Joseph, now that he’ll be fully healthy, is going to have a great sophomore season. Making a strong impact early on at safety is difficult in the NFL, but Joseph has the potential to go from good to great quickly, just like Landon Collins did.
Leonard Floyd, OLB, Bears
Leonard Floyd had seven sacks as a rookie in just 12 games, showing a great deal of potential as a stud pass rusher. He has all the qualities you want in a 3-4 outside linebacker, and it’s the reason the Bears took him in the top 10 last year.
In his second season, Floyd is going to make the jump to a double-digit sack artist and emerge as a strong force for the Bears. He’s not going to have a Khalil Mack-type jump to 15 sacks in Year 2, but he should be a Pro Bowler and one of Chicago’s best defenders.
He’s still inconsistent and a bit raw, but with another offseason to hone his skills, Floyd is going to make a big jump in 2017.
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Tavon Young, CB, Ravens
Tavon Young isn’t a name many casual fans will recognize, but he’ll be more widely known next season. The 2016 fourth-round pick was arguably one of the best rookie corners in the league this season, ranking third in that regard by Pro Football Focus.
He’s only 5-foot-9, but he plays much bigger than he looks. He had 53 tackles, two interceptions and eight passes defensed in 2016, and that was only in 11 games as the starter. The Ravens may move him inside as a full-time slot corner, utilizing his quickness against smaller receivers. That’ll only help his play.
With Jalen Ramsey already a star in the NFL, Young will be the next cornerback to break out – despite being a much different player than the physically imposing Ramsey.
Paul Perkins, RB, Giants
The Giants are paving the way for Paul Perkins to be their starter in 2017. They released Rashad Jennings and Shane Vereen isn’t an every-down back. That leaves Perkins, who saw increased playing time towards the end of the season, as the only viable starter on the roster.
And as long as the Giants don’t spend a premium draft pick on a running back or bring in someone like Latavius Murray, Adrian Peterson or Eddie Lacy, Perkins will probably get 20 carries a game. If that happens, he’s going to show why the Giants thought so highly of him, and why they felt comfortable letting go of Jennings.
He’s not the biggest back, but his short-area quickness and light-foot running style make him tough to bring down in a crowd. He had 456 yards as a rookie, but that number will at least double in 2017.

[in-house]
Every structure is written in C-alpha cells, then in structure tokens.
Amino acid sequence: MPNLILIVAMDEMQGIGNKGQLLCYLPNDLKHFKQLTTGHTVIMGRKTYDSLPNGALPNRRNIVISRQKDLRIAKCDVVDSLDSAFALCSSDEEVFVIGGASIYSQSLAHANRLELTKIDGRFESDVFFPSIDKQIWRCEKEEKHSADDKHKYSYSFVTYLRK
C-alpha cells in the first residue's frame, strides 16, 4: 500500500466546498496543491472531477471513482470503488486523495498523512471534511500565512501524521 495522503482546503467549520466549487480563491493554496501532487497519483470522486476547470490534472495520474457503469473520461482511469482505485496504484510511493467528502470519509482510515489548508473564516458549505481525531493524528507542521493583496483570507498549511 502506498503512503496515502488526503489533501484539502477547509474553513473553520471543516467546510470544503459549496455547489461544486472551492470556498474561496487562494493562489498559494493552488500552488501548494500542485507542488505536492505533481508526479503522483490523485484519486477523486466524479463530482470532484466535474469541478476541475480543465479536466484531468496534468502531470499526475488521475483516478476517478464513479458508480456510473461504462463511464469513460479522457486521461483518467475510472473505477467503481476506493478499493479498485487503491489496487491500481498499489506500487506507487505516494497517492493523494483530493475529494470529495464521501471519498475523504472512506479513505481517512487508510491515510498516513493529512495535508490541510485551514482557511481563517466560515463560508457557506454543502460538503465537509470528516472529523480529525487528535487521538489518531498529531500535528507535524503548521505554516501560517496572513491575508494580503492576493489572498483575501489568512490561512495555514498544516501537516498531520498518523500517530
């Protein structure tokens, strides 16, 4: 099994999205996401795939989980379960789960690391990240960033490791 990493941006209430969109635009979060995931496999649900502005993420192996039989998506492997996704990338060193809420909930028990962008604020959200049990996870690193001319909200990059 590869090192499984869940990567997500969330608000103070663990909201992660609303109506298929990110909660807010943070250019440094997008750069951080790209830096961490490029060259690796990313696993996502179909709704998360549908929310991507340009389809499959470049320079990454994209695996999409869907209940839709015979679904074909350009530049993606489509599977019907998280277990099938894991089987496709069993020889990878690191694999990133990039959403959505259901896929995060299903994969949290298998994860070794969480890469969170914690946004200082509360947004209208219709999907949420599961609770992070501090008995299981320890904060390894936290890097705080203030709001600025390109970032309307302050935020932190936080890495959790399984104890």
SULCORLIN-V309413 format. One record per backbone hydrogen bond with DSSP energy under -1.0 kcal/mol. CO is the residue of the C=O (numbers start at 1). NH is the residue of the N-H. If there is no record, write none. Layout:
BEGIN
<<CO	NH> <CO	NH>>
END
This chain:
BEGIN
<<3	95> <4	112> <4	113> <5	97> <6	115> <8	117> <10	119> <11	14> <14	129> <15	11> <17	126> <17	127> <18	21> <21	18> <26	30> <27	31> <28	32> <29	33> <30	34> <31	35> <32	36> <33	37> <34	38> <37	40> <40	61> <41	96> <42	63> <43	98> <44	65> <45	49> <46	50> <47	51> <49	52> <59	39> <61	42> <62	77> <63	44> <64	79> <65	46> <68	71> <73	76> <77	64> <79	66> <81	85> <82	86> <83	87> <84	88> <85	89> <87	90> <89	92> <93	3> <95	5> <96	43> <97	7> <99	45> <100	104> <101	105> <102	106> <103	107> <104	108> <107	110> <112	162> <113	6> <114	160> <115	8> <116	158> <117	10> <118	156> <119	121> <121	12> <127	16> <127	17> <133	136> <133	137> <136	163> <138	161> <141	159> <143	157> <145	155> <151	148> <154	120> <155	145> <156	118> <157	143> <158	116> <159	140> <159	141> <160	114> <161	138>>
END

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Josh Doctson, WR, Redskins
Josh Doctson played just two games this season before he was shut down for the year due to an Achilles injury. He was one of the most physically gifted receivers in the draft and showed great potential leading up to his rookie year.
Next season, if he remains healthy, he’ll have a Michael Thomas-type impact and become a stud. With DeSean Jackson and Pierre Garcon both in danger of leaving, Doctson will quickly be elevated from backup to starter. That’s a good thing because he has the size and makeup of a No. 1 receiver.
The Redskins love to throw the ball, too, so he’s going to get plenty of looks on offense. Don’t be surprised to see him become the best receiver from the 2016 class.
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Carson Wentz, QB, Eagles
Carson Wentz’s rookie year was a bit of a rollercoaster ride. He started hot, regressed in the middle of the season before putting together a solid outing in Week 17. His sophomore season will be significantly better, and he’ll become the star we thought he’d be after the first four weeks of the season.
The Eagles are going to do their best to surround him with talent at wide receiver. His playmakers – if you can call them that – failed him this season with dropped passes and the inability to make easy plays. Look for the front office to bring in at least one free agent wide receiver, potentially Alshon Jeffery or DeSean Jackson, in addition to drafting one.
Not to mention, a full offseason as the starter instead of the third-stringer will help his development greatly. Wentz has all the tools, he just needs to be more consistent.